One of the current trends in bathroom remodeling is to use larger tile. In the past, 12”x12” tiles were considered large tiles. Today, many bathrooms are featuring tiles 16”x16”, 24”x24”, or even larger. While these large format tiles look great and offer easier maintenance due to fewer grout lines, installing them can also cause headaches, especially in a small bathroom.
Large tile can overwhelm a small bathroom, looking unbalanced and out of proportion. But more than aesthetic drawbacks, installation can be a challenge. In a small bathroom, you may end up having to cut a majority of the large tiles to get them to fit properly and achieve a pleasing layout. This can result in a lot of waste, as well as a higher proportion tiles that get broken during the cutting process. In addition, cutting larger tiles is more difficult than cutting smaller tiles. It requires a cutting tool that can accommodate large, heavy tiles, as well as an additional person to help handle the tiles during the cutting process.
Even in a larger space, large tiles create a number of installation challenges. When installing large tile, the subfloor must be perfectly flat. Large tiles can’t flex over raised areas or dips in the subfloor like smaller tiles can. If the substrate is not perfectly level, using large tiles can result in lippage, which is when the edge of one tile is higher than an adjacent tile. This causes an uneven appearance and highlights the imperfections in the subfloor. Correcting the subfloor to be perfectly flat is a considerable expense but needs to be done before installing large format tile.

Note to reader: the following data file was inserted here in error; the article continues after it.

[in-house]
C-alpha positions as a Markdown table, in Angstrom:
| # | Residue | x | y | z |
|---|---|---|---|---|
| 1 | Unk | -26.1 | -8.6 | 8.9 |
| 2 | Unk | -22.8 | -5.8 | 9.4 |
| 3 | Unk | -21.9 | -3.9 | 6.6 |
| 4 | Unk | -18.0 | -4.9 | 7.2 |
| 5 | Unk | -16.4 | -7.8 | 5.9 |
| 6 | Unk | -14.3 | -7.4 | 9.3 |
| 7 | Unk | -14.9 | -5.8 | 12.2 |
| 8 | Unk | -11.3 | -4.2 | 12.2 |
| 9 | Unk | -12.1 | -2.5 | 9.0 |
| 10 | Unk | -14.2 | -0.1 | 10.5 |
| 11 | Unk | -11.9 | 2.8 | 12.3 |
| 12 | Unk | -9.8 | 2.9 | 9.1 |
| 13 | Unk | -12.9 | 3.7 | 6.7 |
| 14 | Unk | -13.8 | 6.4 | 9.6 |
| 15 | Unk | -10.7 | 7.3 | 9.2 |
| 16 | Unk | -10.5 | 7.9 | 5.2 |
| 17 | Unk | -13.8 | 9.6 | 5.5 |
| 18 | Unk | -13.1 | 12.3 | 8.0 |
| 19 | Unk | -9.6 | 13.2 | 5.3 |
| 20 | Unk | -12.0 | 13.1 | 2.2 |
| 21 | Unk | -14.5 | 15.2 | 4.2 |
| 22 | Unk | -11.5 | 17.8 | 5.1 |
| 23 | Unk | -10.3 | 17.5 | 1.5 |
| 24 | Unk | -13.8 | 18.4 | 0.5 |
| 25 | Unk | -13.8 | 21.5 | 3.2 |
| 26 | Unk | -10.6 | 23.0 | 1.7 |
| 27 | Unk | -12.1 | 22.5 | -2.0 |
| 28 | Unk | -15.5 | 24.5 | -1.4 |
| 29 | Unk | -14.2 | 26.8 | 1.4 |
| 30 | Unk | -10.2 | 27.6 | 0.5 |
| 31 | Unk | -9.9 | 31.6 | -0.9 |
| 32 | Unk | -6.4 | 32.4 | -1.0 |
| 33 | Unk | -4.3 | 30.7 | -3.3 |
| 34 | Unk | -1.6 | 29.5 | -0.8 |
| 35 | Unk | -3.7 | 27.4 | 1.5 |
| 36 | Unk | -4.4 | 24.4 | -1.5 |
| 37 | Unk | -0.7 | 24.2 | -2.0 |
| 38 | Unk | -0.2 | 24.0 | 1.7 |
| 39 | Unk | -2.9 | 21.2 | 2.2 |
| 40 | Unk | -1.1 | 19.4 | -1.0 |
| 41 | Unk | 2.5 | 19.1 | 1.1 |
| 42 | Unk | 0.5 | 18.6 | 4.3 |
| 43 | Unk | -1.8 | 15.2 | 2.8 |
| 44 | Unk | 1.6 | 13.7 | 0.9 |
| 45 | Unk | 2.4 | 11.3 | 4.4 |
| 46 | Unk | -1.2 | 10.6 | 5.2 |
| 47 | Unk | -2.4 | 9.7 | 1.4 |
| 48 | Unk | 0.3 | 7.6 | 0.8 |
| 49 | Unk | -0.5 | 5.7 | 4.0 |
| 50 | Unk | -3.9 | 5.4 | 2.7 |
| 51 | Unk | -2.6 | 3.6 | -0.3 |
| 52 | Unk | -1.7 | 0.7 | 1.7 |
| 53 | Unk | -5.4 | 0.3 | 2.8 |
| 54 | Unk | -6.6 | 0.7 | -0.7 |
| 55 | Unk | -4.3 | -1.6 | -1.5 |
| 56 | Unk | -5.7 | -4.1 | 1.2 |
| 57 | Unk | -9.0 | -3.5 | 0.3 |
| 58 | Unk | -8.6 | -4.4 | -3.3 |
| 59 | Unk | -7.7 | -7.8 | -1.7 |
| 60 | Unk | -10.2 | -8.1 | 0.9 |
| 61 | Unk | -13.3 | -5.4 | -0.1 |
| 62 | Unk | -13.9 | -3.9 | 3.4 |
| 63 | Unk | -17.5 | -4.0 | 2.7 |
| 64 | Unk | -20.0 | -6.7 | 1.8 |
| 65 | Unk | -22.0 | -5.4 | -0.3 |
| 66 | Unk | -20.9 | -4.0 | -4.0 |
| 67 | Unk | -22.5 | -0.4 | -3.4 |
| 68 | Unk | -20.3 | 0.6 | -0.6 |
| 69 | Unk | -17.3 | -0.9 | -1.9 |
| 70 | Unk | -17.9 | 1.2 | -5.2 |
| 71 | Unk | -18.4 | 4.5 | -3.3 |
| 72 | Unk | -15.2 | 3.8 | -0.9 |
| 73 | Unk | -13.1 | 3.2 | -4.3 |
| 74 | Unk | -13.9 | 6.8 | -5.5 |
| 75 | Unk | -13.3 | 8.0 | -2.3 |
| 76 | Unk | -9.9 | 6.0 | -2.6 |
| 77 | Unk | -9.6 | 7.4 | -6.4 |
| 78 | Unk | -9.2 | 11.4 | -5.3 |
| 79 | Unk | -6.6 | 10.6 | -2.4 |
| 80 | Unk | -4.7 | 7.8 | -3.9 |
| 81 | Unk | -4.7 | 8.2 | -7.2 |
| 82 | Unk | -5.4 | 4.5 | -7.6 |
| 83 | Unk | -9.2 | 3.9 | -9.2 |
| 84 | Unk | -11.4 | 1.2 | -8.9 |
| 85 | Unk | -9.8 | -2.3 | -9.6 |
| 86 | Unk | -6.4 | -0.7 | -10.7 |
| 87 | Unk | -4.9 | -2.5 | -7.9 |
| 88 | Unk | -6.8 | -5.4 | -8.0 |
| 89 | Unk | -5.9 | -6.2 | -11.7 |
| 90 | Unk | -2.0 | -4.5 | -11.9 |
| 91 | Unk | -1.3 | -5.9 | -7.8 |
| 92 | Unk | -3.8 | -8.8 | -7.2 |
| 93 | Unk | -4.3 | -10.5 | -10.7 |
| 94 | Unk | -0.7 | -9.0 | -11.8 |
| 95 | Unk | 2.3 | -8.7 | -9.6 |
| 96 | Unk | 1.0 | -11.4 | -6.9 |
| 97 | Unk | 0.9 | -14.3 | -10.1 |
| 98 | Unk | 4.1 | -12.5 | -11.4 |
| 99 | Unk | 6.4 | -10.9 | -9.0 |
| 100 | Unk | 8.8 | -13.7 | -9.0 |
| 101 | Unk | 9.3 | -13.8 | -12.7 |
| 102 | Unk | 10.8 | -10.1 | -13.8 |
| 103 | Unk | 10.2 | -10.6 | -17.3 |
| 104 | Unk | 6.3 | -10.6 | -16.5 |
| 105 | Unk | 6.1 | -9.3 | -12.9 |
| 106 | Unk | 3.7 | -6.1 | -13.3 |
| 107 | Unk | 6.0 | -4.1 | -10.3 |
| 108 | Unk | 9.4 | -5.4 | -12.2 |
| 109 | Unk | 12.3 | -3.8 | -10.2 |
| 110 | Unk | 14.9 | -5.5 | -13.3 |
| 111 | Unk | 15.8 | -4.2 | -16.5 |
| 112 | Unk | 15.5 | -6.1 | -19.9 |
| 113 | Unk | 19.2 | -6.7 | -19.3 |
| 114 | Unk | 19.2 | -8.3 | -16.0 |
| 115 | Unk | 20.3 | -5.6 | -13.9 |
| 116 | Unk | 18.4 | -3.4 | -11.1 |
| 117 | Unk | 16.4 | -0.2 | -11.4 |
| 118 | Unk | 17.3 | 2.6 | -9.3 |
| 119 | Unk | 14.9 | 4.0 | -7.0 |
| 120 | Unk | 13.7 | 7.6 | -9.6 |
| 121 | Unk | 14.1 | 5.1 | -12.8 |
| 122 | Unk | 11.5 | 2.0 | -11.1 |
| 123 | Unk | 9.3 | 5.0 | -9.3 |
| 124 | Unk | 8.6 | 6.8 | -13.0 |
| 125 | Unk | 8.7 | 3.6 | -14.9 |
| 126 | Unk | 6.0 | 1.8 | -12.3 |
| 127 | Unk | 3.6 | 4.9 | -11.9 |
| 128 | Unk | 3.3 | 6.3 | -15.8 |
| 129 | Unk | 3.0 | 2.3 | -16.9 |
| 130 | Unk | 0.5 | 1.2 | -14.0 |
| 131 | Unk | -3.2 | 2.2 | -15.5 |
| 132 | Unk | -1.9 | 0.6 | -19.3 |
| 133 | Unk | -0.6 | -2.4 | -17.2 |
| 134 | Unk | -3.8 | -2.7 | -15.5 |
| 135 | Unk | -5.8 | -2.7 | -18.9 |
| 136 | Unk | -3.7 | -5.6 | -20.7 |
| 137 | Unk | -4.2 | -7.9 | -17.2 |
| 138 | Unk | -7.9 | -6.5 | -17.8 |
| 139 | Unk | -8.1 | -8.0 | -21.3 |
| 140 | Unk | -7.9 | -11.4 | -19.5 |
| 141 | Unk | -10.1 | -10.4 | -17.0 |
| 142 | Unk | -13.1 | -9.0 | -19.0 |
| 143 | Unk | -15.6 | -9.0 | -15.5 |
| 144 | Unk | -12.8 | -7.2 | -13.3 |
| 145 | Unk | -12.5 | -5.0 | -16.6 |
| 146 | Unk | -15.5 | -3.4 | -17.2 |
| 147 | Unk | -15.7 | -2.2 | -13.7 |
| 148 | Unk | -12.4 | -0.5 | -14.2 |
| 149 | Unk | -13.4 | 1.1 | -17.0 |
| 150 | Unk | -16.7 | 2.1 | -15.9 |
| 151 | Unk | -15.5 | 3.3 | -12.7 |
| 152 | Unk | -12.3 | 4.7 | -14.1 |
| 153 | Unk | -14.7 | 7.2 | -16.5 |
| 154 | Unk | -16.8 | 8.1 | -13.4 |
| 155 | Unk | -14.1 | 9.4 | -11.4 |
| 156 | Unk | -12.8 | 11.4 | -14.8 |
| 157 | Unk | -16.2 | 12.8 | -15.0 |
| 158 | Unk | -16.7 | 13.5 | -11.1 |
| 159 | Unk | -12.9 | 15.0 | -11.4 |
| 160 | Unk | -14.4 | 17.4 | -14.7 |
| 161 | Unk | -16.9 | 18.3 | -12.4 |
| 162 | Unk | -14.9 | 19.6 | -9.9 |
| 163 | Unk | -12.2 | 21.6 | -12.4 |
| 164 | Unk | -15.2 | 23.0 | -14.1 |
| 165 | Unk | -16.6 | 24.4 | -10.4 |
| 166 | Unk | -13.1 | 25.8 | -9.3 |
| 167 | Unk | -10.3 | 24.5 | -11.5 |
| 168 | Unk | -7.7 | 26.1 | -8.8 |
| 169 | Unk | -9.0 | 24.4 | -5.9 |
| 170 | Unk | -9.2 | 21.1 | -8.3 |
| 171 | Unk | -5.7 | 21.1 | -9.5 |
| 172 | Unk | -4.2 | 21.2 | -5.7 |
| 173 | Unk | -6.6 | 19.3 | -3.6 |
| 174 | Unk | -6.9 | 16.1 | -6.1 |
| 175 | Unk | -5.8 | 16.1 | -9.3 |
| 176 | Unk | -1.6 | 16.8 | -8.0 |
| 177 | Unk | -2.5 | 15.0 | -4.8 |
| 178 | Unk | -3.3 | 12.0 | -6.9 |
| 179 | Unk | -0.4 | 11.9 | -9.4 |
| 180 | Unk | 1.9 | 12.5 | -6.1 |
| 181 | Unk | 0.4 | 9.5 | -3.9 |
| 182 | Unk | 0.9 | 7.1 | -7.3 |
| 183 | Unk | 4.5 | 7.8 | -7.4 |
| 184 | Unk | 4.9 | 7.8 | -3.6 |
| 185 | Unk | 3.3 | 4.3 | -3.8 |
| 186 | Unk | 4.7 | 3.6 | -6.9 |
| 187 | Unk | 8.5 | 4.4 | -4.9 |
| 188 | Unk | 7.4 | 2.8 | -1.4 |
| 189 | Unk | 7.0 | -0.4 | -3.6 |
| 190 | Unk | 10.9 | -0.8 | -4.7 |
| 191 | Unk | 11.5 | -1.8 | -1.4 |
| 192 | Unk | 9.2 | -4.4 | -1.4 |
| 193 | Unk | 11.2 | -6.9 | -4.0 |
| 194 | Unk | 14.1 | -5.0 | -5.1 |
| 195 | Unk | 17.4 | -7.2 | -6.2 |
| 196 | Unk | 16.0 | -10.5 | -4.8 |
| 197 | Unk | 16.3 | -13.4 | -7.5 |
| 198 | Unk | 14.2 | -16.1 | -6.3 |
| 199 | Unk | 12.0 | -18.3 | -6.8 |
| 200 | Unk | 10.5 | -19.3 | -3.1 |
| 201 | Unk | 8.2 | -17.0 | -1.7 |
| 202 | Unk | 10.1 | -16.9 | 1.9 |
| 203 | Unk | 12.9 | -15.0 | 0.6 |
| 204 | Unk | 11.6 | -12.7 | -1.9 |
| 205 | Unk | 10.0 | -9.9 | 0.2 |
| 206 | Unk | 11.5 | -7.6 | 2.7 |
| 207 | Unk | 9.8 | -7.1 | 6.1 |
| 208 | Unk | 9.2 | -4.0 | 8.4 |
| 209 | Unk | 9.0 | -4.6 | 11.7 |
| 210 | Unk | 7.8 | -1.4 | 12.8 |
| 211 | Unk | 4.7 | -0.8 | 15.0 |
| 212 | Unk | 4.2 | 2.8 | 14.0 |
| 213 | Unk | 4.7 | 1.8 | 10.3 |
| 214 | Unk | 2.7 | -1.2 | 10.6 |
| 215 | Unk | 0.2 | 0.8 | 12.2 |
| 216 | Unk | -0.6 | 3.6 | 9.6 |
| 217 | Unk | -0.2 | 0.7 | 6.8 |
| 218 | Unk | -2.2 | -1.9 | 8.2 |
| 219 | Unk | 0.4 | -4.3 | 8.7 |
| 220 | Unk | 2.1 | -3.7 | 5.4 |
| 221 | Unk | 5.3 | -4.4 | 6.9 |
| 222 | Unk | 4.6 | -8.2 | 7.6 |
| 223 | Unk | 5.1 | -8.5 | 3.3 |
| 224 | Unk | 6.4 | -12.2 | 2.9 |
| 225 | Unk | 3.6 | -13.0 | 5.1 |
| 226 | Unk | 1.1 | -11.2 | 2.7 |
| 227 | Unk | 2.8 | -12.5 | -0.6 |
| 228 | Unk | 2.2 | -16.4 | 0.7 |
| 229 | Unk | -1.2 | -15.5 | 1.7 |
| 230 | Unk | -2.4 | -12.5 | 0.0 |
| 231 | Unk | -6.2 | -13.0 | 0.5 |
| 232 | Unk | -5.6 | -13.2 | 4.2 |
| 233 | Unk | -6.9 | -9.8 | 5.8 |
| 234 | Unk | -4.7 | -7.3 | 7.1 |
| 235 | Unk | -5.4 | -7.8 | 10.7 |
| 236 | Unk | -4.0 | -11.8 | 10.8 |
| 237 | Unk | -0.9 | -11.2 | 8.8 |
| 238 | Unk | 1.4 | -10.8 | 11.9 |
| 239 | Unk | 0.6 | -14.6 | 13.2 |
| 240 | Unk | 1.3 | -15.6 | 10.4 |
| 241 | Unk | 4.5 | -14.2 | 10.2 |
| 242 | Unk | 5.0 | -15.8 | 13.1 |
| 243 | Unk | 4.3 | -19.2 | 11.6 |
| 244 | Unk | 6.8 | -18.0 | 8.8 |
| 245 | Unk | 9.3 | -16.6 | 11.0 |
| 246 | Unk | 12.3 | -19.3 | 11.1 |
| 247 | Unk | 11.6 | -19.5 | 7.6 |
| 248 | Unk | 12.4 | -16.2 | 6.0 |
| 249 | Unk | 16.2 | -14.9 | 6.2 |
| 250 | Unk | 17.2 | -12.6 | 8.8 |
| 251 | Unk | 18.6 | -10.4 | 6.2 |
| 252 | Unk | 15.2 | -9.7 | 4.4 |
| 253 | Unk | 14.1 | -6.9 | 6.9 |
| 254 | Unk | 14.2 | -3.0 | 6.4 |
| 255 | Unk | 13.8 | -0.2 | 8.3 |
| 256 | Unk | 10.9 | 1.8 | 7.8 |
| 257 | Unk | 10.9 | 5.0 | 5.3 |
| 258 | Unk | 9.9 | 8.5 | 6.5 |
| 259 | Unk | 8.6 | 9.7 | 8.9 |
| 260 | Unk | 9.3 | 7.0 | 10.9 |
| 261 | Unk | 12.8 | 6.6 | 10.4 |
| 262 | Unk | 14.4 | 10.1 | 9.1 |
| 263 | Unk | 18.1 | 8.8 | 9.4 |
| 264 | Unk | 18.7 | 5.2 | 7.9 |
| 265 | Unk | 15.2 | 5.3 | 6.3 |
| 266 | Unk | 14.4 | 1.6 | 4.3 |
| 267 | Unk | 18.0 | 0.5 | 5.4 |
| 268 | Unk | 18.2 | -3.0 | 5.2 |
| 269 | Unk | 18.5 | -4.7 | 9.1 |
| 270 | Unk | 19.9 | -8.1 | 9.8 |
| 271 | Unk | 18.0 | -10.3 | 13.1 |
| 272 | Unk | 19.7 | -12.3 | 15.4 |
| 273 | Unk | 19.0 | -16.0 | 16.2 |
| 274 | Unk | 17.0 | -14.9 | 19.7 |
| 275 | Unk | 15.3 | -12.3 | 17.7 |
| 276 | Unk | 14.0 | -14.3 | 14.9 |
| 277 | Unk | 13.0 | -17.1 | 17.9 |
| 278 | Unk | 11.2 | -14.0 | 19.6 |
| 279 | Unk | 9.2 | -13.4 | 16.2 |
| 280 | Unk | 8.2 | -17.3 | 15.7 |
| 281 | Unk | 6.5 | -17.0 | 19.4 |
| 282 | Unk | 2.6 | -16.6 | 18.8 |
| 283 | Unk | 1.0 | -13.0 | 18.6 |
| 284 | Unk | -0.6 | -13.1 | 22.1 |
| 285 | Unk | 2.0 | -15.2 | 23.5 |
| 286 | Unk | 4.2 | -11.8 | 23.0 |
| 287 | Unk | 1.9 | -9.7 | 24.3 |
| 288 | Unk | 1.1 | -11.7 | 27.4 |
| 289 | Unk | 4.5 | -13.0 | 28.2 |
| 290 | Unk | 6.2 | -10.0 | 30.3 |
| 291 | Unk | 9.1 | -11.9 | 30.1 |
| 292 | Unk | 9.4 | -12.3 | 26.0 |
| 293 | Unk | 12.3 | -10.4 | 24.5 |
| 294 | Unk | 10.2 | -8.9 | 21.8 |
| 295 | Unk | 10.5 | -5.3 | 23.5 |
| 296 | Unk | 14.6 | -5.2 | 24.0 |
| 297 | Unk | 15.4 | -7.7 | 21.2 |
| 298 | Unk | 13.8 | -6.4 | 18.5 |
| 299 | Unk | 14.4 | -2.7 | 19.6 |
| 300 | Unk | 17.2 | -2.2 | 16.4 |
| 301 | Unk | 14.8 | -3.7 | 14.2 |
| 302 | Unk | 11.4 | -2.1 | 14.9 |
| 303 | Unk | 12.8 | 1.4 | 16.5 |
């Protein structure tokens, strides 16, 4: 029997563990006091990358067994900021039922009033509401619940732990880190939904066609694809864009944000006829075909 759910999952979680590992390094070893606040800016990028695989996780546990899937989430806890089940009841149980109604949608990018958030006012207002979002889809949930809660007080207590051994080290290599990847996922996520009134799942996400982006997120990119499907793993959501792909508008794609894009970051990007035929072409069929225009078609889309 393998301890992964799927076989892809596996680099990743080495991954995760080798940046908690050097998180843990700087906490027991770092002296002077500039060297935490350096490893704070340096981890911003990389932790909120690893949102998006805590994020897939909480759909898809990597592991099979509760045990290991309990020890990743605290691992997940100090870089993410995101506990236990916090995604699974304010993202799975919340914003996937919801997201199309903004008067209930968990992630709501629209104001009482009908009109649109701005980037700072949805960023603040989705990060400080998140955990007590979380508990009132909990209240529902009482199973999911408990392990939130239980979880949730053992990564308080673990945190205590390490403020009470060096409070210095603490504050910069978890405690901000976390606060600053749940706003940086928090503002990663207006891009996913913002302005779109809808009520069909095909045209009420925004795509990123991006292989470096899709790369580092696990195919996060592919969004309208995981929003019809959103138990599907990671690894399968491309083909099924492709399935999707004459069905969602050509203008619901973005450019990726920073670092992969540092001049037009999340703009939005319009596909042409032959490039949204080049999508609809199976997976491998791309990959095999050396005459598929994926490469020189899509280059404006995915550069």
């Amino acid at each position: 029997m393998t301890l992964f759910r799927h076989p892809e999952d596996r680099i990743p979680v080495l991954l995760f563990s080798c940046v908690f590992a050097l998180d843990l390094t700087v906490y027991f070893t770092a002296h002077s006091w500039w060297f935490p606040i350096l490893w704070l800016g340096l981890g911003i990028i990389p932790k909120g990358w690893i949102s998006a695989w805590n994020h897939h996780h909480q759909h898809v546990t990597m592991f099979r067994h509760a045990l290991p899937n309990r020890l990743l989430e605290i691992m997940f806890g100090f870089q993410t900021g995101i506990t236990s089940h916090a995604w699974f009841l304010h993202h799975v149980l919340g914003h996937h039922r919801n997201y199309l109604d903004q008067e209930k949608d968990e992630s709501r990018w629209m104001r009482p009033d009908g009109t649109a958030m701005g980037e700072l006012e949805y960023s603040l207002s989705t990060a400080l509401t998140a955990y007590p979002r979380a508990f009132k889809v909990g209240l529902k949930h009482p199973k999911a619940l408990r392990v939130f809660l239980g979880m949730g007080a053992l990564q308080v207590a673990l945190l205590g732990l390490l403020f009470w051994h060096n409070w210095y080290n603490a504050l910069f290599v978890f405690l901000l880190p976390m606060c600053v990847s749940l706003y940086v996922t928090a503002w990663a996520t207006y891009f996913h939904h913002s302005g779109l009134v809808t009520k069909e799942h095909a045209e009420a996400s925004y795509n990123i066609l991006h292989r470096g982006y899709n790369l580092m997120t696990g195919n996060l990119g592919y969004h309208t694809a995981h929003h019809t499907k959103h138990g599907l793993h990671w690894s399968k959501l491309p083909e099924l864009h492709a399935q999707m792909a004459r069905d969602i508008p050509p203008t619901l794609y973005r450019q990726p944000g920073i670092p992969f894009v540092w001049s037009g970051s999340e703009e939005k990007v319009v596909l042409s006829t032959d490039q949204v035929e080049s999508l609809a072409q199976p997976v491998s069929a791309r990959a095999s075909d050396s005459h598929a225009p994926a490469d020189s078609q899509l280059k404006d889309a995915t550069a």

Another challenge in installing large format tile is ensuring that appropriate adhesive mortar is used. A lack of thin set mortar coverage can cause the tiles and grout to crack and cause tiles to come loose. This is another area where an uneven subfloor can cause issues. Space voids caused by dips and raised areas in the subfloor make it more difficult to apply the appropriate amount of mortar. It is crucial that you use the proper type of adhesive, the appropriate amount of mortar, and the right tools to ensure adequate coverage for larger format tiles.
Large tile also affects curing time. Mortar cannot cure as quickly under large, dense tile, requiring more time to cure than smaller tile. This means a longer period of time before contractors can enter to complete additional work or before your bathroom can be used.
While installing large tile in a small bathroom is not impossible, and can actually make your bathroom look larger, it does require special considerations and attention to detail to ensure beautiful results.